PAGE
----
Wednesday, April 29, 2015

Gas prices move up on Yemen fear premium

Two weeks ago, my report read Despite hype, oil and gas prices actually down this week.
Last week, all the stations in my old neighborhood sold regular at $2.29.  When I drove though my old neighborhood on an errand yesterday, one of the three stations down the street was closed, but the other two had lowered their prices to $2.27.  Meanwhile, the corner station was again camped out in No Man's Land at $2.49.  Based on the Detroit average of $2.35 at GasBuddy, the two outlets down the street are properly priced, while the corner station is 15-20 cents too high.  I expect it to go down, although not necessarily matching the rest at $2.27.  As I wrote last time, "if the commodity prices continue to go up or hold steady, they will pull retail prices up.  The only question is how long."
It took two weeks, but the corner station lowered its price to match the rest, while other stations in my old neighborhood raised their prices.  The path to that outcome was not a direct one, however.  Last week, when I skipped the gas price report so I could focus on Earth Day, the corner station had advanced ever farther into No Man's Land at $2.59, while the two open stations down the street were at $2.29.  I filled up Ruby to catch those prices while I could.  Yesterday, all four stations (yes, the one closed for construction had reopened) were selling regular for $2.39.

That's a reasonable price compared to the Detroit average of $2.44 from GasBuddy, although it could be a bit lower.  I'm not optimistic that prices will drop to $3.35, as OilPrice.Net shows both crude oil futures have gone up over the past two weeks.  Last time, I reported WTI at $53.29 and Brent at $58.43.  Yesterday's close for WTI was $57.06, while Brent was even higher at $64.64.  In addition, RBOB has risen 16 cents from $1.84 to $2.00, so I expect retail prices to rise instead.  I was skeptical of the narrative and reasoning in the Reuters article Oil rises on U.S. production dips, Middle East tensions, which forecast a run-up in oil futures based on the 100-day moving average even though prices were down.  The article also cited tensions in Yemen.  It looks like the reporter was right after all, although I'm more inclined to credit the fear premium than the technical indicators.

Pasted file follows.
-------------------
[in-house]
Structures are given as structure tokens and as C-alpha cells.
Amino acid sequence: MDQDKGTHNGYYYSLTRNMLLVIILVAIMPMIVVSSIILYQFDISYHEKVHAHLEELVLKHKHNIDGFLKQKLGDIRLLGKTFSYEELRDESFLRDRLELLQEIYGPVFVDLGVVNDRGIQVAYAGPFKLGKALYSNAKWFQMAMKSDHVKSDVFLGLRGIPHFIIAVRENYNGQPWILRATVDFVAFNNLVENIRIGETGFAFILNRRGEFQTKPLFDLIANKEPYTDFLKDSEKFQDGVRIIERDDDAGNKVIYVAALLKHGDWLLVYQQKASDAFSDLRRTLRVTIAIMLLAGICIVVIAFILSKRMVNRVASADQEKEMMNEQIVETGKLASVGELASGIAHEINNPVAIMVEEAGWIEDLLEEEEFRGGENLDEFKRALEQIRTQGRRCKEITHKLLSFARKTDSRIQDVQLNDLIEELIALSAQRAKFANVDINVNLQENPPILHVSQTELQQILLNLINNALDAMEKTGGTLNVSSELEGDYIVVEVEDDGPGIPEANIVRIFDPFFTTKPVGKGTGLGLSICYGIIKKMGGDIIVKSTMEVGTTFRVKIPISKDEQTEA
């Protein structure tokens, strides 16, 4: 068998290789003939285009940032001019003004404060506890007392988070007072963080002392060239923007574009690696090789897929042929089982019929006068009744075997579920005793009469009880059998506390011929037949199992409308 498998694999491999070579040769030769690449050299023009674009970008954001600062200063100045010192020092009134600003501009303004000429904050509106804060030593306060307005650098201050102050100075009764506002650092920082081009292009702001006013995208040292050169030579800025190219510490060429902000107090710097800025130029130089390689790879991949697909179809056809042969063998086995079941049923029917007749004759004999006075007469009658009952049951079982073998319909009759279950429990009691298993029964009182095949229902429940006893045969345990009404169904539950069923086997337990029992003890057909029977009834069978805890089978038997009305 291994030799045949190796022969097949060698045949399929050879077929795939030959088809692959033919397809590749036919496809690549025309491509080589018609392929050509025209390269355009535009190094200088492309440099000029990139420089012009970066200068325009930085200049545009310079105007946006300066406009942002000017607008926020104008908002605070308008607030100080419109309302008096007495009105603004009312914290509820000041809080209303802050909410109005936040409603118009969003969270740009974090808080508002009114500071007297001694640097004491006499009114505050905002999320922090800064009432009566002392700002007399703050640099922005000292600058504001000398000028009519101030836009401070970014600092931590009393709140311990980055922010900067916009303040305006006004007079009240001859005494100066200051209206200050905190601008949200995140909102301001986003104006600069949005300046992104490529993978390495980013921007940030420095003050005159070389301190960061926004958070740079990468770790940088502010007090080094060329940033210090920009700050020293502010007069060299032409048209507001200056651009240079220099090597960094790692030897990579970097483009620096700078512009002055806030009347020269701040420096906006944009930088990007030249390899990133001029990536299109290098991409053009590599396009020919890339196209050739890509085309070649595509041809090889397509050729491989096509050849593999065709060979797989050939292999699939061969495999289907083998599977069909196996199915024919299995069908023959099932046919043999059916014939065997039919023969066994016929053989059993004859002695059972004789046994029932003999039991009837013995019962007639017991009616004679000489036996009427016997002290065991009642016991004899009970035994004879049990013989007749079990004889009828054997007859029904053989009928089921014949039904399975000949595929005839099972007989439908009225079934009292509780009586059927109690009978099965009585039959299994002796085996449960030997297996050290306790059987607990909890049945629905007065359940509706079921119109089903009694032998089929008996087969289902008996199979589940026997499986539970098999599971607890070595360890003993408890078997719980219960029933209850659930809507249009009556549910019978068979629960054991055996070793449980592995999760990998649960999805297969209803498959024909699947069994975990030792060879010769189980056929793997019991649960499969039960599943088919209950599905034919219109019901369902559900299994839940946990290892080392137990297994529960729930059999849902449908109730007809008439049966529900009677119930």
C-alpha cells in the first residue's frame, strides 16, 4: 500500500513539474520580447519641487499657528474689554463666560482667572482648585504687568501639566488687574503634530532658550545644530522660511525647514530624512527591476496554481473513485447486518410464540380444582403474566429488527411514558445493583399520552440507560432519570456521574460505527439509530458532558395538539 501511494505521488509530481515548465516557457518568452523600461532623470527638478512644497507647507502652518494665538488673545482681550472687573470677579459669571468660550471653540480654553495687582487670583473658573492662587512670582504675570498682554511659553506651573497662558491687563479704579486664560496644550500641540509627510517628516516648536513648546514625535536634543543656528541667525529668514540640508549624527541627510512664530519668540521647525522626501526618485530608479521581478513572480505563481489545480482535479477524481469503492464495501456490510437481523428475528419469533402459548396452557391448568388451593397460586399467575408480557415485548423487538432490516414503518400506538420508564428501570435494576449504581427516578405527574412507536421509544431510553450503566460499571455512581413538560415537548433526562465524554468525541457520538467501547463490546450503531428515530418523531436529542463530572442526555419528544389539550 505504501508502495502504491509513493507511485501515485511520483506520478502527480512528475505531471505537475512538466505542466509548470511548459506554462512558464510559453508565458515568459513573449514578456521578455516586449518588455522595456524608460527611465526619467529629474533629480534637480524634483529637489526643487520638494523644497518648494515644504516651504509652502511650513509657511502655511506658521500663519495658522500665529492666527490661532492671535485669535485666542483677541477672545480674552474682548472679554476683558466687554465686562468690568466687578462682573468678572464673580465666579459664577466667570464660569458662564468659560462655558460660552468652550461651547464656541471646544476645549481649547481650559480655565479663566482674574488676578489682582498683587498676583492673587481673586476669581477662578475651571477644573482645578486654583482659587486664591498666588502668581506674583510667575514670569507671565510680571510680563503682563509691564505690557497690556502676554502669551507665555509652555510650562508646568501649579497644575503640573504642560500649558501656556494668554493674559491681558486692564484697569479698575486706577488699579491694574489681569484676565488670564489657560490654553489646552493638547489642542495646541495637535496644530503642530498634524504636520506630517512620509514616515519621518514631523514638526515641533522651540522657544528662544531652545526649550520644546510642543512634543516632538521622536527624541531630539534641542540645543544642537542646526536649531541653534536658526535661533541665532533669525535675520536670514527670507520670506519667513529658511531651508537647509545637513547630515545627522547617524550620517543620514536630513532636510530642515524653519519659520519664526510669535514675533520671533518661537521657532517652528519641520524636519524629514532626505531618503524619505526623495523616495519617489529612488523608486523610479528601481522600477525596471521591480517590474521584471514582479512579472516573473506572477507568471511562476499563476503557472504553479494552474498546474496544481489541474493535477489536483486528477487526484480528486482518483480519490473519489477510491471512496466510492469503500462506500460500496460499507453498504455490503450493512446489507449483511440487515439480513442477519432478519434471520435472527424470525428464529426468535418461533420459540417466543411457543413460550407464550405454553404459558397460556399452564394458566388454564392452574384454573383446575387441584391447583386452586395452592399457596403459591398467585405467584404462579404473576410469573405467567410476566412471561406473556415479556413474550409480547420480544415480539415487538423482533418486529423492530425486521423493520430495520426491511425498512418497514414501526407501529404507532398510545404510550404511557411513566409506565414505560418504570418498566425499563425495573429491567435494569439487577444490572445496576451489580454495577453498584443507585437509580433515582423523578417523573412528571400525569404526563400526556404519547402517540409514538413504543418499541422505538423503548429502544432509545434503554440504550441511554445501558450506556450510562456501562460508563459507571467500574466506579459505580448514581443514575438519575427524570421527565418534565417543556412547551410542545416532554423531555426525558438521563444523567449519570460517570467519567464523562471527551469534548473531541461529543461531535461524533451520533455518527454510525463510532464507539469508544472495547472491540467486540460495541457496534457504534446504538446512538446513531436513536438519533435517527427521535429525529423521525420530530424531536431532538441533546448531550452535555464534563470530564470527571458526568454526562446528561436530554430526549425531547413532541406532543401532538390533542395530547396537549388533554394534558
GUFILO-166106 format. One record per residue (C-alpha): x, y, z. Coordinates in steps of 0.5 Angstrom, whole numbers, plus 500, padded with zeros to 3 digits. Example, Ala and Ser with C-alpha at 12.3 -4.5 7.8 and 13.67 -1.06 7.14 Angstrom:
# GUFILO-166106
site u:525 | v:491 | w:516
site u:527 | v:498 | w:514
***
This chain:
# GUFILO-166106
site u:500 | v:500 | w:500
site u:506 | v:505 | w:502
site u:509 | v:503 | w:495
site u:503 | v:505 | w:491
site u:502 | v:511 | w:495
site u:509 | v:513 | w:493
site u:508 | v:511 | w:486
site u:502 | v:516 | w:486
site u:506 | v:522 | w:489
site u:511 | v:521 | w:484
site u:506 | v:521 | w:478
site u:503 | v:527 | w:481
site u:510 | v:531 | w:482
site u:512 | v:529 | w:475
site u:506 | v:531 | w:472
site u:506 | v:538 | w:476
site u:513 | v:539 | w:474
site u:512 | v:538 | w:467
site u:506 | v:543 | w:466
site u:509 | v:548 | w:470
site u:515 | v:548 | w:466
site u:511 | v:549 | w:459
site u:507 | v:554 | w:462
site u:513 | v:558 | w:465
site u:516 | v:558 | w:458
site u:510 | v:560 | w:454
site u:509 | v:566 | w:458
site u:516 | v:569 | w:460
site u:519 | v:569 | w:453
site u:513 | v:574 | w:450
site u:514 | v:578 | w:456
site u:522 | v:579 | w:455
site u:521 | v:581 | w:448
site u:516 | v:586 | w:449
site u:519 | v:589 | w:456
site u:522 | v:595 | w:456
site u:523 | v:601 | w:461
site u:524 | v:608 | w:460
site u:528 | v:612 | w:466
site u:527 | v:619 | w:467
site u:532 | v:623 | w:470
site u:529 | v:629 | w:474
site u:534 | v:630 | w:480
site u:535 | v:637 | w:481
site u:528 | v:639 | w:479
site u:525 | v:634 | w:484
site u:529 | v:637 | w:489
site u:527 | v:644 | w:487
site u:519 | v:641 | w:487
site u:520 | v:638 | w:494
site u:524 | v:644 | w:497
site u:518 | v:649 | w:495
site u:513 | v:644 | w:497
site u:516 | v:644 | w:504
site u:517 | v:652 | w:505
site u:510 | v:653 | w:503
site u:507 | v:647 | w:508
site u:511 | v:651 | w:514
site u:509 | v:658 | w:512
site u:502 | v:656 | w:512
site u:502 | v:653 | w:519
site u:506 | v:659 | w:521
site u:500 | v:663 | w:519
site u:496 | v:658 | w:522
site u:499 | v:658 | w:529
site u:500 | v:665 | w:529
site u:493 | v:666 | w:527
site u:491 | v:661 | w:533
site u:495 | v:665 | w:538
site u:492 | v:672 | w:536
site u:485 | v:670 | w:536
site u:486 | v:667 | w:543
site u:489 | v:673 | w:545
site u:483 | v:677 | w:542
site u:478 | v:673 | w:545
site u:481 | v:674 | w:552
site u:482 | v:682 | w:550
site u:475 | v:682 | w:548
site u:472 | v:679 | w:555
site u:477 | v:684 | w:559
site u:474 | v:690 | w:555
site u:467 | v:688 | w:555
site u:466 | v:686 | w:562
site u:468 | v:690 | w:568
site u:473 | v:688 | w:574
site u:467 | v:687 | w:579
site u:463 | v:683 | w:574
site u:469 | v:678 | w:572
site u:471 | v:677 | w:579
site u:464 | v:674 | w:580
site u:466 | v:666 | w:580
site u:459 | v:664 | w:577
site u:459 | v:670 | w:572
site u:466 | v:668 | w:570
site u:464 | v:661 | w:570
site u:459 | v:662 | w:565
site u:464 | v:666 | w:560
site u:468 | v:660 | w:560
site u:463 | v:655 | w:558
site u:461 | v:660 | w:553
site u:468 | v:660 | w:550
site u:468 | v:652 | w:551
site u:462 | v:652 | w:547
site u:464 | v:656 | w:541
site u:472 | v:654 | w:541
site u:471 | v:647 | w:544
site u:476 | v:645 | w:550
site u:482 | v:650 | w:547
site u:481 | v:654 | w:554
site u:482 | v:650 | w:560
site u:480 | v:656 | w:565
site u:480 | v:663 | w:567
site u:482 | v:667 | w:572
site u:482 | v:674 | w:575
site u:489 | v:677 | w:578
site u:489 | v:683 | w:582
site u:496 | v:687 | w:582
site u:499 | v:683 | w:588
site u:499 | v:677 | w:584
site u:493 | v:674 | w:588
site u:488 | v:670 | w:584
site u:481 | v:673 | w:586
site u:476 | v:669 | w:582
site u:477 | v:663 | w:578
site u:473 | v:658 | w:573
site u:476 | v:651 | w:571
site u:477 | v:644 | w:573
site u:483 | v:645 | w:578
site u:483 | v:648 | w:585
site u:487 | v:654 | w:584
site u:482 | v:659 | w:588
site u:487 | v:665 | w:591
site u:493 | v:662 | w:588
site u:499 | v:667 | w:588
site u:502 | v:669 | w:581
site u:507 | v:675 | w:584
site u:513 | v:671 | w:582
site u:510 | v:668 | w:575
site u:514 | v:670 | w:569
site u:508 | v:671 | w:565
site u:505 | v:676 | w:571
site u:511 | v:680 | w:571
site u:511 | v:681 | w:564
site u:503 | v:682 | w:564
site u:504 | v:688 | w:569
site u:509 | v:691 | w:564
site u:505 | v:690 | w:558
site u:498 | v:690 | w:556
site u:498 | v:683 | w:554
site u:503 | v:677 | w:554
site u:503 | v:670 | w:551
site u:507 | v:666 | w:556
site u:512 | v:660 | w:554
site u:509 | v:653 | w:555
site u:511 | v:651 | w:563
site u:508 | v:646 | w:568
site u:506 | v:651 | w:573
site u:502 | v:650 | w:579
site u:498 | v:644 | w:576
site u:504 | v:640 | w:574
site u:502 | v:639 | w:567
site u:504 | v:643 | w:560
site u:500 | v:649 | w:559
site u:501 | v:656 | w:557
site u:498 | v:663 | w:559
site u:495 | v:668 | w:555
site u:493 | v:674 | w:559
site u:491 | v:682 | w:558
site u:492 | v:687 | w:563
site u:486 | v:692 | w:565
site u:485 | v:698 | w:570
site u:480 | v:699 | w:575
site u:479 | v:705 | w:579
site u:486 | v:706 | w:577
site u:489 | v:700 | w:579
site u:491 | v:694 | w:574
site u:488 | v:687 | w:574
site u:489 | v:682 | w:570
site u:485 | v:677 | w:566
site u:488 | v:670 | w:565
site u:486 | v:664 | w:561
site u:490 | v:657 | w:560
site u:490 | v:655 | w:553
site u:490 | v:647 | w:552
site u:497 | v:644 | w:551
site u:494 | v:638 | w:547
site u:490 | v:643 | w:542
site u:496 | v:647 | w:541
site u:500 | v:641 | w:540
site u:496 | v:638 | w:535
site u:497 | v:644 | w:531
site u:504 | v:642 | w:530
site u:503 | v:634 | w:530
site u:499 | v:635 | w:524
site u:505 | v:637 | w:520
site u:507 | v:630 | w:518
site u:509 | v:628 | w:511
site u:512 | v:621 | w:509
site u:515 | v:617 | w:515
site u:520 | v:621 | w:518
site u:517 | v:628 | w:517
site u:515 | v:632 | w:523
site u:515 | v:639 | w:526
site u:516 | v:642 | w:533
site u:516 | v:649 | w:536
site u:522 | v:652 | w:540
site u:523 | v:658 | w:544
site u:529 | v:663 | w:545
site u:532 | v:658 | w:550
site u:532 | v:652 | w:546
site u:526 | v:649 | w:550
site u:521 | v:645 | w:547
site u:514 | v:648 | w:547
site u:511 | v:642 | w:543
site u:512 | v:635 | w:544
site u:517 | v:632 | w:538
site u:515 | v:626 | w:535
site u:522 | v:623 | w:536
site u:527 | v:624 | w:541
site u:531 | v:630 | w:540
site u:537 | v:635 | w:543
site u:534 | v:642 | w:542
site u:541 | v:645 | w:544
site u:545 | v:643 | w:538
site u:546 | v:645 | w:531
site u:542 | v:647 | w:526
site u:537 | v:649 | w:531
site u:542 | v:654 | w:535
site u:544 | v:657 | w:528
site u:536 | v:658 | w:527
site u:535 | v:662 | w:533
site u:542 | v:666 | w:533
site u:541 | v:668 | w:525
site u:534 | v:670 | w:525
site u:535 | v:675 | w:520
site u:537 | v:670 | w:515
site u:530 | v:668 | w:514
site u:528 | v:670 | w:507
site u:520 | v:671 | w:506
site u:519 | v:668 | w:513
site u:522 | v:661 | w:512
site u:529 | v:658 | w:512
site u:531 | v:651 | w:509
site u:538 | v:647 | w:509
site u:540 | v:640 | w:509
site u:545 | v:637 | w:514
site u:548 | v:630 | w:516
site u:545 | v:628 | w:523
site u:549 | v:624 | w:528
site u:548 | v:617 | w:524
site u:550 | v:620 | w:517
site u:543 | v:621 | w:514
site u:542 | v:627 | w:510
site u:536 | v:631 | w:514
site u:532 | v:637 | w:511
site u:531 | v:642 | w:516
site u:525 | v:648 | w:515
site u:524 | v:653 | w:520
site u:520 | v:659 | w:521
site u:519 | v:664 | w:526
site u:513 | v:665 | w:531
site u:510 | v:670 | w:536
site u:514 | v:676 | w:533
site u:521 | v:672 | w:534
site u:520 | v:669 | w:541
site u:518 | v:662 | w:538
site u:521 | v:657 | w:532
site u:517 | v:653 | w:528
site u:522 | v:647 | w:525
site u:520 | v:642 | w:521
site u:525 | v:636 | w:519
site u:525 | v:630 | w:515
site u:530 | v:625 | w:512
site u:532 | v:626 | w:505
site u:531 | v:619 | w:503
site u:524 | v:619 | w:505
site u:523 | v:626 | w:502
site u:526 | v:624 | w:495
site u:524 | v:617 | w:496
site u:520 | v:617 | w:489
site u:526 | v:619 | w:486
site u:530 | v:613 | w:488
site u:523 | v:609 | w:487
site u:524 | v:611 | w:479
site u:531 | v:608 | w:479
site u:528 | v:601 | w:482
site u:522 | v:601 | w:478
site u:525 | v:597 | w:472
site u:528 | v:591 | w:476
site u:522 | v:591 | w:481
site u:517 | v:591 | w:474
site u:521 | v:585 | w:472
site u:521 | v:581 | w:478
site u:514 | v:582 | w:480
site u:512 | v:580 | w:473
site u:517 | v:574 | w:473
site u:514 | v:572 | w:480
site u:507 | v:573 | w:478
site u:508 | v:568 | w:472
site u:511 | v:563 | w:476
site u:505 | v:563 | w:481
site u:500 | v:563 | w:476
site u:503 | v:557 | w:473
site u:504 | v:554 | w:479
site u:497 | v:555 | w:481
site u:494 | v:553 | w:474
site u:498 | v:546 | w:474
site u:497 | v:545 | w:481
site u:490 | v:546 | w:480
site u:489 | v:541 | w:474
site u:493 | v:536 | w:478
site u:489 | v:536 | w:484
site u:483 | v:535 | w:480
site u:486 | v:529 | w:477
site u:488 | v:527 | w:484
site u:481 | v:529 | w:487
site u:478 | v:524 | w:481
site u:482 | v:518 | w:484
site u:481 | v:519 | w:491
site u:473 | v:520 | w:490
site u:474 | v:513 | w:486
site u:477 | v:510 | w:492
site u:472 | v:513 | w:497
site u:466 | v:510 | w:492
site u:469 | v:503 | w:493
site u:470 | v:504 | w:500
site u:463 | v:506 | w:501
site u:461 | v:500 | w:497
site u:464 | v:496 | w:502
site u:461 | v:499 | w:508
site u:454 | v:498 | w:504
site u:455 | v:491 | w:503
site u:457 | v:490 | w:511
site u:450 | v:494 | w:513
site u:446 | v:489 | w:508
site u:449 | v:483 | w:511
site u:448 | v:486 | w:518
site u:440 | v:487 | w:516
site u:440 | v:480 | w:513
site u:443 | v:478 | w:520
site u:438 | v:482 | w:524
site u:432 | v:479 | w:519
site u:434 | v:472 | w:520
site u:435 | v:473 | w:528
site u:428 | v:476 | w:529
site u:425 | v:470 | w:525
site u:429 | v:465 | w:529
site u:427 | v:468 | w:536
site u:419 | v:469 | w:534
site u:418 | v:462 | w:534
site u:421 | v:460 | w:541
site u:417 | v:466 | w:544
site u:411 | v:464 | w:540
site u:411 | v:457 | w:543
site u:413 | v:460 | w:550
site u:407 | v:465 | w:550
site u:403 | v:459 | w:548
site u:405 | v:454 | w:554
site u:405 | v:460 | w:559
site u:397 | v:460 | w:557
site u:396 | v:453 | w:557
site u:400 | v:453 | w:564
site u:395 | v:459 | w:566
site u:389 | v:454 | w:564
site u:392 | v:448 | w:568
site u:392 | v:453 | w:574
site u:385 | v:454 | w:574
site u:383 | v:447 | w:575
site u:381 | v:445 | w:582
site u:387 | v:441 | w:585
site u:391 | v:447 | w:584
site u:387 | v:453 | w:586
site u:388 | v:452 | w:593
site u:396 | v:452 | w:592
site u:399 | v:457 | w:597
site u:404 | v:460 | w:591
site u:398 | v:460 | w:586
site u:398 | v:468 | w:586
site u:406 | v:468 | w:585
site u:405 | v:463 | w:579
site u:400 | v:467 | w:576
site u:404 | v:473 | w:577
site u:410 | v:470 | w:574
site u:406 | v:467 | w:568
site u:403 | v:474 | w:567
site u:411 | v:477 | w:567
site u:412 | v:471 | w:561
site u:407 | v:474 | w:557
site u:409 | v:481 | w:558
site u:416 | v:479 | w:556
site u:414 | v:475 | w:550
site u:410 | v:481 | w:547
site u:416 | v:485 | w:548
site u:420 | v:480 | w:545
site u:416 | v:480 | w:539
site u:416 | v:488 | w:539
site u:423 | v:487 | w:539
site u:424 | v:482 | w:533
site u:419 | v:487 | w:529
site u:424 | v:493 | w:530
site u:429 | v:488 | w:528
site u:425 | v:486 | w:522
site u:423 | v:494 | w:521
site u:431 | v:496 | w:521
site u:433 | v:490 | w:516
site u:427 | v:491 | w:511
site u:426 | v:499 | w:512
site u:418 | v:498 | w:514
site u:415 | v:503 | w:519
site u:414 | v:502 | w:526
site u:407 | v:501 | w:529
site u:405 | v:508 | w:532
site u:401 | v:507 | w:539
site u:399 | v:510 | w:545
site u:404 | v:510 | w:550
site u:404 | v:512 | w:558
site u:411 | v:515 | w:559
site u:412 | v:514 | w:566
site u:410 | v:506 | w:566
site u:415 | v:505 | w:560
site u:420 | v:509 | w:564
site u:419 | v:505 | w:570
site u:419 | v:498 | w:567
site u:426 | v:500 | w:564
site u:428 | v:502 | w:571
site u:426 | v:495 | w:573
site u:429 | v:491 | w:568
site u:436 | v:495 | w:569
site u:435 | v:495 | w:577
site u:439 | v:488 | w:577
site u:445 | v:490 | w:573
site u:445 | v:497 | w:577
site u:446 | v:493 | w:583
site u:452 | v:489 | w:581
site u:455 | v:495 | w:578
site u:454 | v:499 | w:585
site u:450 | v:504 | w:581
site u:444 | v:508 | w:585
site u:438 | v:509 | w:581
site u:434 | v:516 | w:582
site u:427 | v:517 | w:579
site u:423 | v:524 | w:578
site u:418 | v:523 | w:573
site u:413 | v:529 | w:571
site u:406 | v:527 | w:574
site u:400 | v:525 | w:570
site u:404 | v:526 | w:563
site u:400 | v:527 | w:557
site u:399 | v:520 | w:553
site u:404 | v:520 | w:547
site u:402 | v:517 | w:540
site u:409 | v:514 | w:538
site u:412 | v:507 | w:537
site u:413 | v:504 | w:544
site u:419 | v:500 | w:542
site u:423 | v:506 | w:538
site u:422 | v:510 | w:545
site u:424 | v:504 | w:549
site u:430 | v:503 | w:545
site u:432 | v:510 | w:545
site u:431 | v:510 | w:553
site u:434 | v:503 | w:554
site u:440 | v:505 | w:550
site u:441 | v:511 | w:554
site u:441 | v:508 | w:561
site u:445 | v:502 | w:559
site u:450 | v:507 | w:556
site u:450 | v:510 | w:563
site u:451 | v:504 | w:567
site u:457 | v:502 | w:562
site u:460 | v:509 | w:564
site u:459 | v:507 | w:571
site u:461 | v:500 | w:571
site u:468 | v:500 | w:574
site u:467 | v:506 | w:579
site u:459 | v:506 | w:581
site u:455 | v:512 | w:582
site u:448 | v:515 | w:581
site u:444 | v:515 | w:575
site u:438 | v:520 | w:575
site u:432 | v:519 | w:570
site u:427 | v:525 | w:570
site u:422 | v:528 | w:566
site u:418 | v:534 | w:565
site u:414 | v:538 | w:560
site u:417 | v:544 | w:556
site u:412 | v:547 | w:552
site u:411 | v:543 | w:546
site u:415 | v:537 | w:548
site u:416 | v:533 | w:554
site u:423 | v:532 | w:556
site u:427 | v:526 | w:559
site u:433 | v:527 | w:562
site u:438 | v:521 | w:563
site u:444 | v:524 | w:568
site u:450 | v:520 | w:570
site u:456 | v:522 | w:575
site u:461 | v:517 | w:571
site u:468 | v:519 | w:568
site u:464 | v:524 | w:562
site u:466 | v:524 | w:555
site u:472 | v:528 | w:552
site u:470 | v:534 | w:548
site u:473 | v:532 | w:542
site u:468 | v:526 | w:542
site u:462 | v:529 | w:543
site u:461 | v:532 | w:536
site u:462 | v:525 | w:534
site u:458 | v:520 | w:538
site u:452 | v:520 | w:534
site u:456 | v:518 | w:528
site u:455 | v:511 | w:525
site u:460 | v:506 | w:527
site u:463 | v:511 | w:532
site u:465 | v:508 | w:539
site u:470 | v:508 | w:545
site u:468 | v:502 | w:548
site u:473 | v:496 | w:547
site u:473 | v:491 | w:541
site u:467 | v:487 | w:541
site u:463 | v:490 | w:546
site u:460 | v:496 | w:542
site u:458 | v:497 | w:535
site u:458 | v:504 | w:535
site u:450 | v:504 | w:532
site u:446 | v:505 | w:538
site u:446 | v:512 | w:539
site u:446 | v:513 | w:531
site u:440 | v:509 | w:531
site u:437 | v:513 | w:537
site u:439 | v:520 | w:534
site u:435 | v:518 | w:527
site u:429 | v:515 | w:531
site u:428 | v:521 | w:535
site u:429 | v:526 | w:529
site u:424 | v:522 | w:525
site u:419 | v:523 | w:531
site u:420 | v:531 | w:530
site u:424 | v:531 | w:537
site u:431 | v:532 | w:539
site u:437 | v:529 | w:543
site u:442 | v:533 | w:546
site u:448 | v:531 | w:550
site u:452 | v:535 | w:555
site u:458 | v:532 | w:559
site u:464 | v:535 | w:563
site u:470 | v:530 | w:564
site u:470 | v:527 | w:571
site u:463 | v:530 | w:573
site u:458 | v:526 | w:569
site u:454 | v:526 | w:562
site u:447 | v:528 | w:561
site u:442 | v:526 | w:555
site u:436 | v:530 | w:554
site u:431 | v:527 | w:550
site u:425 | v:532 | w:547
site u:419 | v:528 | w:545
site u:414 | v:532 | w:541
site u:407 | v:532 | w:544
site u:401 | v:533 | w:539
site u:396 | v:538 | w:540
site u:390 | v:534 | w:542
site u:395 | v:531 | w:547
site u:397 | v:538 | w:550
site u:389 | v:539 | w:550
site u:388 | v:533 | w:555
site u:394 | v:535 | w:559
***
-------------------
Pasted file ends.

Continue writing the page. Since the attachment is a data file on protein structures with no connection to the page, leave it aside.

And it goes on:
This may be the last report about gas prices using the stations in my old neighborhood until September.  After tomorrow, my commuting pattern will change and I will not be in their vicinity on a regular basis for the next four months.  I'll have to find some other set of stations to monitor.

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